SSDI is an earned benefit paid to blind or disabled workers with physical and/or mental impairments that are so severe it prevents them from engaging in their normal occupations or any other work. This impairment must be expected to last at least 12 months or until one’s death.  SSI is for people who have very limited income and assets, typically over age 65 or disabled.

With more than 200,000 Americans under the age of 65 having early-onset Alzheimer’s, this special processing to obtain SSDI benefits is one bright light in an otherwise often dark journey.

For information on Alzheimer’s care and assisted living in Richmond, VA, contact Spring Arbor.
Patriot Ledger

Caring for a Loved One with Alzheimer’s – Assisted Living, Greensboro, NC

Posted: September 14th, 2012 | Author: | Filed under: Uncategorized | No Comments »

For Marya, the hard truth came crashing down on her the day her father plowed through his garage with his car.

Instead of braking and parking the vehicle, he hit the accelerator and ran straight through a wall. Her father was diagnosed with Alzheimer’s.

“It definitely made me realize I couldn’t stay in my denial any longer,” said Kain.

For Barbara Sloop there wasn’t a single incident that gave her husband’s disease away. He became increasingly confused, repeated himself and forgot a lot.

After the diagnosis, she was at a loss for information and direction.

“You get this diagnosis and you hit a brick wall as a caregiver,” she said. “Where do I access more information? What am I looking at? What’s going to happen down the line?”

Many Alzheimer’s patients are being cared for by loved ones in their homes. More than 165,000 people provide $2.5 billion worth of unpaid care each year, which raises the concern for caregivers’ quality of life and health.

For Sloop, her journey as an Alzheimer's  caregiver was one of constant learning. Every time her husband advanced deeper into the disease, exhibiting new symptoms and behaviors, Sloop researched and sought experts.

Near the end of her husband’s life, Sloop needed more help. She took three months visiting and vetting facilities before finding one. And when Dick died in 2007, Sloop had to learn how to live for herself again.

Sloop thinks of her own journey when she says families recently receiving diagnoses need more support and information. They need help preparing for the years of deterioration they’re about to see in their loved one. They need help understanding why someone they’ve known for years will begin to behave like a different person. Most of all, they need to know they’re not alone.

After her husband died, she helped start a support group targeting those families.

Bill Whitney knows he has been fortunate to have the finances, insurance, and the expertise of his daughter, who has decades of experience as a geriatric care manager, to allow his access to services.

“Instead of living with fear, I live with hope,” Bill Whitney said.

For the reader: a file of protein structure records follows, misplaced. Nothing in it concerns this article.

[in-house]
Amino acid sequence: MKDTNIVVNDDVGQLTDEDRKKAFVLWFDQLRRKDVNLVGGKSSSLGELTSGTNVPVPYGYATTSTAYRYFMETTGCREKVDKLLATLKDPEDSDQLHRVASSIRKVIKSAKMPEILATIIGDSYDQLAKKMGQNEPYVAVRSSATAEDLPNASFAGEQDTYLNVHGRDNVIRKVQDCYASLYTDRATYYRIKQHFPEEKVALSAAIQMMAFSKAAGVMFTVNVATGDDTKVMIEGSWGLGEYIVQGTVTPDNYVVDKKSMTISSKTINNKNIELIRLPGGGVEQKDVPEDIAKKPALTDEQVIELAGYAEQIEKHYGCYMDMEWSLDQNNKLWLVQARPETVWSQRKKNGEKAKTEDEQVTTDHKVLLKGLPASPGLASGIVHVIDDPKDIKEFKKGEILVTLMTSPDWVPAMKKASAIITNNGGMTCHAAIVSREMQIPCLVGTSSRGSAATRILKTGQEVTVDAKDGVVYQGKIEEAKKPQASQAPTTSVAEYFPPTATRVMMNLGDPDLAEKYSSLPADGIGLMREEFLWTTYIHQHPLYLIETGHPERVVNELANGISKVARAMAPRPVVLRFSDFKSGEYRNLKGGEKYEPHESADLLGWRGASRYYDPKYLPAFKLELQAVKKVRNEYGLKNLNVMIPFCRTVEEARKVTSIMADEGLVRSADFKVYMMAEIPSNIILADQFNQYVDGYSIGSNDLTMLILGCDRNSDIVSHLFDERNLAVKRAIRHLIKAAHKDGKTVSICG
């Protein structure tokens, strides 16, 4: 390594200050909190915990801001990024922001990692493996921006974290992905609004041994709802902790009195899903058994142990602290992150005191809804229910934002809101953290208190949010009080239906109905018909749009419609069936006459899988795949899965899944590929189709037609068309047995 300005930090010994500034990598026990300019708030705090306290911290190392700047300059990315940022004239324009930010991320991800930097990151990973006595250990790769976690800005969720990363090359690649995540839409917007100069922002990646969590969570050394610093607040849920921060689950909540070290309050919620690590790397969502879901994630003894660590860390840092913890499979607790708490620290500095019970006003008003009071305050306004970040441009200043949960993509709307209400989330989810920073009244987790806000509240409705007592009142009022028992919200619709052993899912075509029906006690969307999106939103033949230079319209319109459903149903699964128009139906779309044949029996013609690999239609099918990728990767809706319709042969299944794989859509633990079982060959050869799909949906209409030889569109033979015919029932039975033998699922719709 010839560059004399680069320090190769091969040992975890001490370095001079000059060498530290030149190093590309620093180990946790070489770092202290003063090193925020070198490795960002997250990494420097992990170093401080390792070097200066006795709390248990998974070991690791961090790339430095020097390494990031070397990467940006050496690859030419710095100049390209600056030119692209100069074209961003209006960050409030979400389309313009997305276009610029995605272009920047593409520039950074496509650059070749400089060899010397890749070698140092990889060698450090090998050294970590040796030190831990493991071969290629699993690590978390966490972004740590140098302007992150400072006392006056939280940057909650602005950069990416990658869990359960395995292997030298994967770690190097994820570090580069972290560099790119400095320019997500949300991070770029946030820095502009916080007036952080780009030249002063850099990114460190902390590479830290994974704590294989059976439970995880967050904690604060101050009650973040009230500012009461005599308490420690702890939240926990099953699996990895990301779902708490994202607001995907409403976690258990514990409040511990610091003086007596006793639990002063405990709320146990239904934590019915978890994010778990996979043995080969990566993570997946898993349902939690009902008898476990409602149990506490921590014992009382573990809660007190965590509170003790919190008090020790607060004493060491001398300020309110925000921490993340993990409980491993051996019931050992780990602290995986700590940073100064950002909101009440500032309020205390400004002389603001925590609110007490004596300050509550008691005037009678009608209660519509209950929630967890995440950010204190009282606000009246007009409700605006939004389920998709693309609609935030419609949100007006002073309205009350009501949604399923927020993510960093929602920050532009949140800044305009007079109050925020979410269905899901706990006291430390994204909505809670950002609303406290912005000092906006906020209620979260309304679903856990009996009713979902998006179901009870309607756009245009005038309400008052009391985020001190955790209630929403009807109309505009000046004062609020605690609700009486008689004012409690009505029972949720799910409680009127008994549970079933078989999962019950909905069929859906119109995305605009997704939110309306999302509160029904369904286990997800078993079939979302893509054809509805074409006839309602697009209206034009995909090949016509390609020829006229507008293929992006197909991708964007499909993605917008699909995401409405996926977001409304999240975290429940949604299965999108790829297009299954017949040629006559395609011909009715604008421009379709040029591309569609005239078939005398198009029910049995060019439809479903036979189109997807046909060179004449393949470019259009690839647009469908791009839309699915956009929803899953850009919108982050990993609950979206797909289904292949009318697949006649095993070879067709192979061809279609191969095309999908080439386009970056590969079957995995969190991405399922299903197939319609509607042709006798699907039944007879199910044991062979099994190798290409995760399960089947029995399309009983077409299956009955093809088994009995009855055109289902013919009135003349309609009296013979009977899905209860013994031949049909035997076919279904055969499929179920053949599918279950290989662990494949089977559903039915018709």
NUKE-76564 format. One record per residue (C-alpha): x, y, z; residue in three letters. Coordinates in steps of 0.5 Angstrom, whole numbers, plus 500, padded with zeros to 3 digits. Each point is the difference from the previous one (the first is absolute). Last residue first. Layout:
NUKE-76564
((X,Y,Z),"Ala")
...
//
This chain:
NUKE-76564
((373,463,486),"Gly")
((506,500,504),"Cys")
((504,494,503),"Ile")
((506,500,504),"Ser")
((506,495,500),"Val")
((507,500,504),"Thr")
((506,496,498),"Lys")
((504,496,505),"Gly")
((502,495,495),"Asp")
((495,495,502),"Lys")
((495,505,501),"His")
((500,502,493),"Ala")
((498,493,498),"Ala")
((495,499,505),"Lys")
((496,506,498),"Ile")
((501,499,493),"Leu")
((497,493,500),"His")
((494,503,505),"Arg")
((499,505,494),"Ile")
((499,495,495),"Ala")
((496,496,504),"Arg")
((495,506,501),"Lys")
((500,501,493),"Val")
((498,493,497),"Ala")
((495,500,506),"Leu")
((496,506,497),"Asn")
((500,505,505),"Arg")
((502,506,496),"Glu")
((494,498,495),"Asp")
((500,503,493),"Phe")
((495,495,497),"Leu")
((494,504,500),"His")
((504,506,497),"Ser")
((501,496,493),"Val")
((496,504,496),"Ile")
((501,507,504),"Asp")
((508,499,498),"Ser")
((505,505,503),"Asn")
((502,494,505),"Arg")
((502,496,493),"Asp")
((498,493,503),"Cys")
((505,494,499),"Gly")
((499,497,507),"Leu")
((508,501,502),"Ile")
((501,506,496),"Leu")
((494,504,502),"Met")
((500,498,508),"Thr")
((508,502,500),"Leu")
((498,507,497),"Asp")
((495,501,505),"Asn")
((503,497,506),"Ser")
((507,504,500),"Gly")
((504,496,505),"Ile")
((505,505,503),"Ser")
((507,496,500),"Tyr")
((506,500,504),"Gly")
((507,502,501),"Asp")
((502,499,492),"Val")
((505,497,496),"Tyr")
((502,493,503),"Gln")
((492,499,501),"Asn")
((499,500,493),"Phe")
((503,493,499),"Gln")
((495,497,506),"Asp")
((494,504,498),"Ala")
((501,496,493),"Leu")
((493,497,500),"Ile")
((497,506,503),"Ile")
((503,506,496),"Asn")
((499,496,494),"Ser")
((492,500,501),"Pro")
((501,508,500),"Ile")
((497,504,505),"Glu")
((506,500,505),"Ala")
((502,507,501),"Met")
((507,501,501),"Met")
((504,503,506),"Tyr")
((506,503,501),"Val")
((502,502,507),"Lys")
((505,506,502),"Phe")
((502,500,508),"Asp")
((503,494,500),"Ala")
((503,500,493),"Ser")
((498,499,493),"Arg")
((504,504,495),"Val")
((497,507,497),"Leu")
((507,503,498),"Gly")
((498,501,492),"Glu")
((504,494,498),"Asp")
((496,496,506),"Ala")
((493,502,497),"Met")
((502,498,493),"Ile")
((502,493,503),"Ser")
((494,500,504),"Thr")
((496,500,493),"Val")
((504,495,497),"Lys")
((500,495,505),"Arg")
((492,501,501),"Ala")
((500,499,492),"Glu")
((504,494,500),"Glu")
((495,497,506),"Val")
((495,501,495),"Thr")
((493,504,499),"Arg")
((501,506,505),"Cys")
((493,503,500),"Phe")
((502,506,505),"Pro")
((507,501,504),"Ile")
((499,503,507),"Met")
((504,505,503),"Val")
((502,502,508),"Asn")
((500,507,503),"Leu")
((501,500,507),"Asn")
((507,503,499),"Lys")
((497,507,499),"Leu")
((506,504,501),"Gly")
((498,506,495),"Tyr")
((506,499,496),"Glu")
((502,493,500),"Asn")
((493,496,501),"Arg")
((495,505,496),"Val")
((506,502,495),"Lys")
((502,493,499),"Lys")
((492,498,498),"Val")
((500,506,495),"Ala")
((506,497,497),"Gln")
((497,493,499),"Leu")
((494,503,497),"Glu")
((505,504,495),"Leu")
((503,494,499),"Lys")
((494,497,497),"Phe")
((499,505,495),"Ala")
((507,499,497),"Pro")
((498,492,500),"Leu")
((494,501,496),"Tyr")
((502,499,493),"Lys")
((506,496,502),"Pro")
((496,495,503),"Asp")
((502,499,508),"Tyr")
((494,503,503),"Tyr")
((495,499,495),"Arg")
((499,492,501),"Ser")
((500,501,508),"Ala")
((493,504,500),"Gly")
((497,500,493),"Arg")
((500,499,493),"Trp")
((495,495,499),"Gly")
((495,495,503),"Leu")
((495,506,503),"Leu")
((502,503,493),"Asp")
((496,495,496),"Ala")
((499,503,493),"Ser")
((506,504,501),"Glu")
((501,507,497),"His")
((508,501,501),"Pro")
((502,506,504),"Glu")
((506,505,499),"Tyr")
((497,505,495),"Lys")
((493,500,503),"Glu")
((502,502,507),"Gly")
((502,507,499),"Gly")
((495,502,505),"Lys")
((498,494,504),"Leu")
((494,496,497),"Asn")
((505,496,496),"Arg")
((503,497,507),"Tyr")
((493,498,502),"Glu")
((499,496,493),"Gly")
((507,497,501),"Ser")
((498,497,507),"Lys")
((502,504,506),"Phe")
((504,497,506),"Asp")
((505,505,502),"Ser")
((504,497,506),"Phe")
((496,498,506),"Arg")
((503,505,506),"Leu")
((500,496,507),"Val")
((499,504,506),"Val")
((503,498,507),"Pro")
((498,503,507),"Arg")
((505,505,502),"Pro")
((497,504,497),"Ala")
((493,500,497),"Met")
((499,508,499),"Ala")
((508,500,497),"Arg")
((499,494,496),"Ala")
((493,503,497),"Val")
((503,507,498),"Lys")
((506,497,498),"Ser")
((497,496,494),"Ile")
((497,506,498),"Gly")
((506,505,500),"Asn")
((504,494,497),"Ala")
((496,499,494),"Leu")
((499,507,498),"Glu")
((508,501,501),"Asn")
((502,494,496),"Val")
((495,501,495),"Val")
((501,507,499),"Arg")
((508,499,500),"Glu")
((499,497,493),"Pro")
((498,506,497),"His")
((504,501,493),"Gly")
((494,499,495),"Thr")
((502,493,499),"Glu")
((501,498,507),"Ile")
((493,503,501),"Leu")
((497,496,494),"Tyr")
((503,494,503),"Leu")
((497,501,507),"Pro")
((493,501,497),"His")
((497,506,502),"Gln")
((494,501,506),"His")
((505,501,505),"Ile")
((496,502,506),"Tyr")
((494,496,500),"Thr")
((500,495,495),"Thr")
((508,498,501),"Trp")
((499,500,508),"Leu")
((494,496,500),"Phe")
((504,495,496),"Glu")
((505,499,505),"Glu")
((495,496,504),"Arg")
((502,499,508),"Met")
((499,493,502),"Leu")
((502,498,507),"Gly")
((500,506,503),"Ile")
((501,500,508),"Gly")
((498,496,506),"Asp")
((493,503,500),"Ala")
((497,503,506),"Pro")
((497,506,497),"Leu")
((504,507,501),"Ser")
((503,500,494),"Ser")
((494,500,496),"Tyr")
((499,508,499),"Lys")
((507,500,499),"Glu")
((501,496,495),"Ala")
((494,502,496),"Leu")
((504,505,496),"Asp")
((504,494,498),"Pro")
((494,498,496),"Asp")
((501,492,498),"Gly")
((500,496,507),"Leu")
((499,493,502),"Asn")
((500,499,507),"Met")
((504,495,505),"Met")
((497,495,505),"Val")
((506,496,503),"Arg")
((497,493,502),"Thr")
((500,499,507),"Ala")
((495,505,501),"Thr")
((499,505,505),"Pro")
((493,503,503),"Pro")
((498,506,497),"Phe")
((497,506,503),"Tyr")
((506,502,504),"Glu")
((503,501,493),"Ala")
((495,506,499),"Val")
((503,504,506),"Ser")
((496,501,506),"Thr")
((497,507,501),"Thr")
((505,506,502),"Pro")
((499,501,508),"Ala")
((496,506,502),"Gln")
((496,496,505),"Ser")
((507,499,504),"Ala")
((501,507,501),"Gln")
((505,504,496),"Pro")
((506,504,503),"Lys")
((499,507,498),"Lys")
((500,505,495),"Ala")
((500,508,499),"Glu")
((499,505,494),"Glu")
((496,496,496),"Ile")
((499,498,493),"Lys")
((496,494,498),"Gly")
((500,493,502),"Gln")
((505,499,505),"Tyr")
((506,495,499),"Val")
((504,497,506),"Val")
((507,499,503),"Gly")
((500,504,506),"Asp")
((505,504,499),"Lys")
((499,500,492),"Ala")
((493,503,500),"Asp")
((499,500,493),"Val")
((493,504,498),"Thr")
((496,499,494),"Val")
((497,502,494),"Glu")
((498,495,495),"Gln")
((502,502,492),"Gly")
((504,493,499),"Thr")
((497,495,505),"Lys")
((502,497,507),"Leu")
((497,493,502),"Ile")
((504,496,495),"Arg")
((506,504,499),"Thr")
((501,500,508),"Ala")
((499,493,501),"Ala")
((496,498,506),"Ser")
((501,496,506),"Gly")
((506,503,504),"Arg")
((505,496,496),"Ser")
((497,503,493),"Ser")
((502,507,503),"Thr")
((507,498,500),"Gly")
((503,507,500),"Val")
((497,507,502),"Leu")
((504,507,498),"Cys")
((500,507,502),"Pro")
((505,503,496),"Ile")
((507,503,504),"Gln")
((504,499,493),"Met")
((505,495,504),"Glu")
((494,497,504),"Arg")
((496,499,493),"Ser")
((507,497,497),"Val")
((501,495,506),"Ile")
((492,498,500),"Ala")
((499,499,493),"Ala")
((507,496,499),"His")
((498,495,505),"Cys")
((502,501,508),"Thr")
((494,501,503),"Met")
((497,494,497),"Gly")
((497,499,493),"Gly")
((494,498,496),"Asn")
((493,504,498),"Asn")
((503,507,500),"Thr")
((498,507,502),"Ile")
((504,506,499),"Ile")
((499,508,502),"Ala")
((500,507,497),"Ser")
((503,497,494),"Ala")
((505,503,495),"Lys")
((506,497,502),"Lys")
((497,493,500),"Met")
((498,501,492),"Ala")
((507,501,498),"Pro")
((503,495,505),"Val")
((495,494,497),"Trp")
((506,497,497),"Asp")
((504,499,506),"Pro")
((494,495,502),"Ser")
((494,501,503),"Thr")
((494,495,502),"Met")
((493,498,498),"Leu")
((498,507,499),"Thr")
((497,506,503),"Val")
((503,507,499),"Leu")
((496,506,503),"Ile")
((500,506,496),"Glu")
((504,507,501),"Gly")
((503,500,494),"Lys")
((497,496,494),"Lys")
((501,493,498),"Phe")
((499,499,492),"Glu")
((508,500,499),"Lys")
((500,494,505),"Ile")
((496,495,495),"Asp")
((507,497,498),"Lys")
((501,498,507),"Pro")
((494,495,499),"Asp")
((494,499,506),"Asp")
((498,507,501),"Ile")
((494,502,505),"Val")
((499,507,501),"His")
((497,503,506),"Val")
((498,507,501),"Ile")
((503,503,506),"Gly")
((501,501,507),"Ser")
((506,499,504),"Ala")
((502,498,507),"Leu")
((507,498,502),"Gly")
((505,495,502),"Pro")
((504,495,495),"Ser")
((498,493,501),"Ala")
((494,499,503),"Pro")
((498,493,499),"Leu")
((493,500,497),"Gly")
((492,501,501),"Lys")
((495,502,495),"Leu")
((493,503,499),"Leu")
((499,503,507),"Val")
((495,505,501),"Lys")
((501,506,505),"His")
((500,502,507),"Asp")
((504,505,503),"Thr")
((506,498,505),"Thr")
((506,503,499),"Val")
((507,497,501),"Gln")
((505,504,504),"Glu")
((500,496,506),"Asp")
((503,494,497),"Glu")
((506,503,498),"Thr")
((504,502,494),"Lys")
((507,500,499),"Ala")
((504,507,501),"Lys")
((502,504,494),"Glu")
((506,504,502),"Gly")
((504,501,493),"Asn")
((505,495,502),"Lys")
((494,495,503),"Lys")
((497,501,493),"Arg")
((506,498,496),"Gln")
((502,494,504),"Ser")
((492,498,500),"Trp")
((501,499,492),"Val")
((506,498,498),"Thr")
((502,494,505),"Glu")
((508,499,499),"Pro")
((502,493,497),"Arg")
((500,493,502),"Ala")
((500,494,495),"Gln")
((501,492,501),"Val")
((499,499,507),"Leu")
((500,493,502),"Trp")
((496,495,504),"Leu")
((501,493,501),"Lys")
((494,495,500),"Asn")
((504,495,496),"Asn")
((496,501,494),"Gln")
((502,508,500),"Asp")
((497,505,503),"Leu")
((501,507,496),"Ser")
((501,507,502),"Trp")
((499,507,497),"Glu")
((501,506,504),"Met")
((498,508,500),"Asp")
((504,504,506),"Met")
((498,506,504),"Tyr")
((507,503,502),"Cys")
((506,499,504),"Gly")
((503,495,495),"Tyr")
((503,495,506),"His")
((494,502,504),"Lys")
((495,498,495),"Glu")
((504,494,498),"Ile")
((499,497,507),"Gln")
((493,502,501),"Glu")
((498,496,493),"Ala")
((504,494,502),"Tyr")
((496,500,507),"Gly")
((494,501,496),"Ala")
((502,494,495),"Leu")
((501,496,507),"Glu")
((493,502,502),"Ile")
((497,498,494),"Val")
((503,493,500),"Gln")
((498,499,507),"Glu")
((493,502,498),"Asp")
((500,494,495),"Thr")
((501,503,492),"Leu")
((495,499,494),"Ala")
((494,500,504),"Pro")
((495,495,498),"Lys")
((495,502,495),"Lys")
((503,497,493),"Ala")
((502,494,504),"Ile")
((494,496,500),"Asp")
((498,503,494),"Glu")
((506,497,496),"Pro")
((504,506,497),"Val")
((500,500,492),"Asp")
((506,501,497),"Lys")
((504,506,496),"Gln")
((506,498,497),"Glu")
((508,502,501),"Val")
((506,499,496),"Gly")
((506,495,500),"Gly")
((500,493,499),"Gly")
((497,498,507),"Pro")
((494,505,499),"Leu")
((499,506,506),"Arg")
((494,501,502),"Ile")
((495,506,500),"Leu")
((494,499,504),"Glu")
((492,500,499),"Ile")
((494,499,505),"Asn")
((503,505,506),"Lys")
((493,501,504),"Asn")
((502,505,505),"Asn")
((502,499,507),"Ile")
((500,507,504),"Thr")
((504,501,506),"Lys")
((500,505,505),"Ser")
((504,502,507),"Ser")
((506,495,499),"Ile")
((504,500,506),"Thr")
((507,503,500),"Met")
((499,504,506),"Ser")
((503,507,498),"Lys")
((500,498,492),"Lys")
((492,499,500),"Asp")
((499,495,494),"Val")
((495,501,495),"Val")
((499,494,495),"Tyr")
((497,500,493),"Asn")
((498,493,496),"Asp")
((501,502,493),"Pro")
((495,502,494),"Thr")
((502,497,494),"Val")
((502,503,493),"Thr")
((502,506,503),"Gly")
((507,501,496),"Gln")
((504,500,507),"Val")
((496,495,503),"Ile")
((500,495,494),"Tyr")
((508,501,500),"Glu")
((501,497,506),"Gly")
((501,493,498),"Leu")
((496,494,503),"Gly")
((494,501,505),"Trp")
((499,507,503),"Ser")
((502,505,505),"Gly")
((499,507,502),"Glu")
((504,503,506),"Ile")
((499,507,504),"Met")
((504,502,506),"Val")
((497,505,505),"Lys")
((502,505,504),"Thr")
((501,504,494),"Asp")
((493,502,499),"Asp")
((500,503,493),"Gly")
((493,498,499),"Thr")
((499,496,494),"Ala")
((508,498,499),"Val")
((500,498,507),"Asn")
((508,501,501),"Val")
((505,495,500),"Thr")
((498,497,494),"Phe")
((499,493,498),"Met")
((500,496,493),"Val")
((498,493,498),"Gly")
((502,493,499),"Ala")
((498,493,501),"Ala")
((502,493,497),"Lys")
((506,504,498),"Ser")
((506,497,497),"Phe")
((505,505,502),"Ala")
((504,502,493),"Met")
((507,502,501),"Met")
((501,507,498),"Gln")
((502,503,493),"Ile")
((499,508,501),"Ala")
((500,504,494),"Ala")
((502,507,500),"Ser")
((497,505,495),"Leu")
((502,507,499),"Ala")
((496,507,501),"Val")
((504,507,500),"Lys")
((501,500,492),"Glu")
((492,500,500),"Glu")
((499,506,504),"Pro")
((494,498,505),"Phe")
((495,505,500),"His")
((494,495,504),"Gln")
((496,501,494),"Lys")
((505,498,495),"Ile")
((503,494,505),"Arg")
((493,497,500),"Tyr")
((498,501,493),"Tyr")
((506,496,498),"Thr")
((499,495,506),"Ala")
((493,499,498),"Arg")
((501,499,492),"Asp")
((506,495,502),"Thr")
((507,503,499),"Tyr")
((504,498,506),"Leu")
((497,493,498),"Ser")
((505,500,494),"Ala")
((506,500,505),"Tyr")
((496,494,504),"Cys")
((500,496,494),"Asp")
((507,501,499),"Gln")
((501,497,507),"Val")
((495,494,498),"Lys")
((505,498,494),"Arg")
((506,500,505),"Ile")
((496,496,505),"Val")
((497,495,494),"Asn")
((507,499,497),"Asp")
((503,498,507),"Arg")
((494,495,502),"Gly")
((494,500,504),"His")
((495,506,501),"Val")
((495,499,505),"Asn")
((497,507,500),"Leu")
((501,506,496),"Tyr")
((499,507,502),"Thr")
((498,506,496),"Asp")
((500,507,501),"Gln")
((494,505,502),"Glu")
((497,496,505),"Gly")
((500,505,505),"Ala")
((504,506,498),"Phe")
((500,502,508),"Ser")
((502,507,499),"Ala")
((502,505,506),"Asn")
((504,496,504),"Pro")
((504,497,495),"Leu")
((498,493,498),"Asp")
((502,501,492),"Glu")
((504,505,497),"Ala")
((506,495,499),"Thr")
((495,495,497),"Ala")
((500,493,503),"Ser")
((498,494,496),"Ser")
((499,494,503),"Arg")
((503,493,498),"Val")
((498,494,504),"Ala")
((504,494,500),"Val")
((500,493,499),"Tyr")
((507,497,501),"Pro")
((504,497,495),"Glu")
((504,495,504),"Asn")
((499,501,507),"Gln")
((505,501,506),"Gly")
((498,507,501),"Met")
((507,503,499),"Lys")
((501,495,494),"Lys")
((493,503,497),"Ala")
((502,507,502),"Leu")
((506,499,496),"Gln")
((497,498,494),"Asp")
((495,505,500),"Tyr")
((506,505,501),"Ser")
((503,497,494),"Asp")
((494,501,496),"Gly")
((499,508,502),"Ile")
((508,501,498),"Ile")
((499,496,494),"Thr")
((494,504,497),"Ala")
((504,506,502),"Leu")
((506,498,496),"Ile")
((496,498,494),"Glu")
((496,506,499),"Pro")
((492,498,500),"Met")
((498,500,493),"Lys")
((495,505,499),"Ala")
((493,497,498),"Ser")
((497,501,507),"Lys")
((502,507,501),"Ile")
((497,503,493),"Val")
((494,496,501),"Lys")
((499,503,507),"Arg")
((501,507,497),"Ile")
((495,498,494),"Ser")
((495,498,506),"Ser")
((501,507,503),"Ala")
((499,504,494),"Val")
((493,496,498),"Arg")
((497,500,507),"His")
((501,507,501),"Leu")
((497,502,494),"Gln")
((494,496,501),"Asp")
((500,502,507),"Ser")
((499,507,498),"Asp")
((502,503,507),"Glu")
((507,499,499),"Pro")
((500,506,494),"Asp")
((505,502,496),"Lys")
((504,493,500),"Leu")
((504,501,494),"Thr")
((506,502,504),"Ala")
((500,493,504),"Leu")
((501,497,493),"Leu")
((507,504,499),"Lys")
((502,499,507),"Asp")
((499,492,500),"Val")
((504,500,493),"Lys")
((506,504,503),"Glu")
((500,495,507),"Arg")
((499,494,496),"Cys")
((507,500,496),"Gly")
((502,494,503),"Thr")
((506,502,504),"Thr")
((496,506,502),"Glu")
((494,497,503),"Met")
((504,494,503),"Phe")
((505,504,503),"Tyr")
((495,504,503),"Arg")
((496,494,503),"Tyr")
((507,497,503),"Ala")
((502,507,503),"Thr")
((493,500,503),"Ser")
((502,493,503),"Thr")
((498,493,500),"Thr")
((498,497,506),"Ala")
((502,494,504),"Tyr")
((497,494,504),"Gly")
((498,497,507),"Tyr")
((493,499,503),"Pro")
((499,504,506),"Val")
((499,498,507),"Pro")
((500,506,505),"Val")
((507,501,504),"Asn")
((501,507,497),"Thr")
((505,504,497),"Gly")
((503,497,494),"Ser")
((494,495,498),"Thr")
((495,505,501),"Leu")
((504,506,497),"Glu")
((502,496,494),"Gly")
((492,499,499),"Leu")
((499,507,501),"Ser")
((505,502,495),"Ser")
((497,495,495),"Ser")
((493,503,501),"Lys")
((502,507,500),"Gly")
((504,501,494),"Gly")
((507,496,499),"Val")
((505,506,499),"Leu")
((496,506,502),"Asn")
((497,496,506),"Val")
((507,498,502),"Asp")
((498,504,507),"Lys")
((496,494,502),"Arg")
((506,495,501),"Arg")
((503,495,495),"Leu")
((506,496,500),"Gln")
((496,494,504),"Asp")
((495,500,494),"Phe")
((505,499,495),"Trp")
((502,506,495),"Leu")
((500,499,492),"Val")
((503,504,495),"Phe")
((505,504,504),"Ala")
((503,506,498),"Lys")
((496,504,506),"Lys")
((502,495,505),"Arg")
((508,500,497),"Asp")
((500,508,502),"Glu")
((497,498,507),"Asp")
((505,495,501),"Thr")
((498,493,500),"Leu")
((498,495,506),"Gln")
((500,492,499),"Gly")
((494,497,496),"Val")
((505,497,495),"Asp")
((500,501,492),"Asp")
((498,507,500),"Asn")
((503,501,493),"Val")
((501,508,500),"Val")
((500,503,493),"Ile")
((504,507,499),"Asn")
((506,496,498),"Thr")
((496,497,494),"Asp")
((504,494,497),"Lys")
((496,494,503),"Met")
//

He talks while expressing hope that all others with dementia can soon have similar options.

If you are caring for a loved one with Alzheimer’s disease and would like to speak with a facility for Assisted Living in Greensboro, NC, contact Spring Arbor.

Excerpts- The StatesMan Journal

Binge Drinking Increases the Risk of Alzheimer’s

Posted: September 7th, 2012 | Author: | Filed under: Uncategorized | No Comments »

According to new research, binge drinking dramatically increases the risk of Alzheimer’s disease in older people.

A study of over 65s found those who drank heavily at least twice a month were two and a half times as likely to suffer a severe decline in their mental ability and memory as they aged.

Consumption of four or more drinks on one occasion was considered binge drinking.

Doctors have linked alcohol consumption to the development of the condition in between 10 and 24 % of the estimated 700,000 people in the UK with the disease.

Dr Iain Lang, Peninsula College of Medicine and Dentistry, University of Exeter, who carried out the research, said: 'In our group of community dwelling older adults, binge drinking is associated with an increased risk of cognitive decline.

That is a real worry because there is a proven link between cognitive decline and risk of dementia.

Those who reported binge drinking at least twice a month were more than twice as likely to have higher levels of decline in cognitive function and memory.

These differences were present even when other factors were taken into account that are known to be related to cognitive decline such as age and level of education.'

The findings are the first to report the cognitive effects of binge drinking in older people.

The researchers analyzed participants in a health survey of US adults for eight years and found those who reported binge drinking at least once a month were 62% more likely to be in the group experiencing the greatest 10% of decline in mental abilities.

They were also 27 % more likely to be in the group experiencing the greatest 10% of memory loss.

Those reporting heavy episodic drinking twice a month or more were two-and-a-half times more likely to be among those in the 10% biggest decline in cognitive function and memory loss.

Interestingly, outcomes were similar in both sexes as women who drink a lot are believed to be at much greater risk than men of suffering problems with their cognitive functions, because they are physiologically less well able to cope with alcohol’s effects.

Drink is known to kill brain cells, but the estimate of its impact on neurological health indicates the problem may be much more widespread than previously thought.

Dr Lang said: 'We know binge drinking can be harmful, however, until we conducted our study it was not clear what the effect was of binge drinking on cognitive function and the risk of developing dementia.'

Added Dr Lang: 'This research has a number of implications. First, older people and their doctors should be aware that binge drinking may increase their risk of experiencing cognitive decline and encouraged to change their drinking behaviors accordingly.

Previous research has suggested heavy drinking may be to blame for one in four cases of dementia.

Doctors fear binge drinking is likely to produce an epidemic of alcohol-related brain damage in the future, which could see drinkers starting to experience serious memory problems in their 40s.

Another study showed consuming more than two drinks a day can bring forward the onset of Alzheimer’s by as much as 4.8 years.

Other research has shown moderate drinking, of up to two drinks a day, can help protect against the onset of dementia.

Daily Mail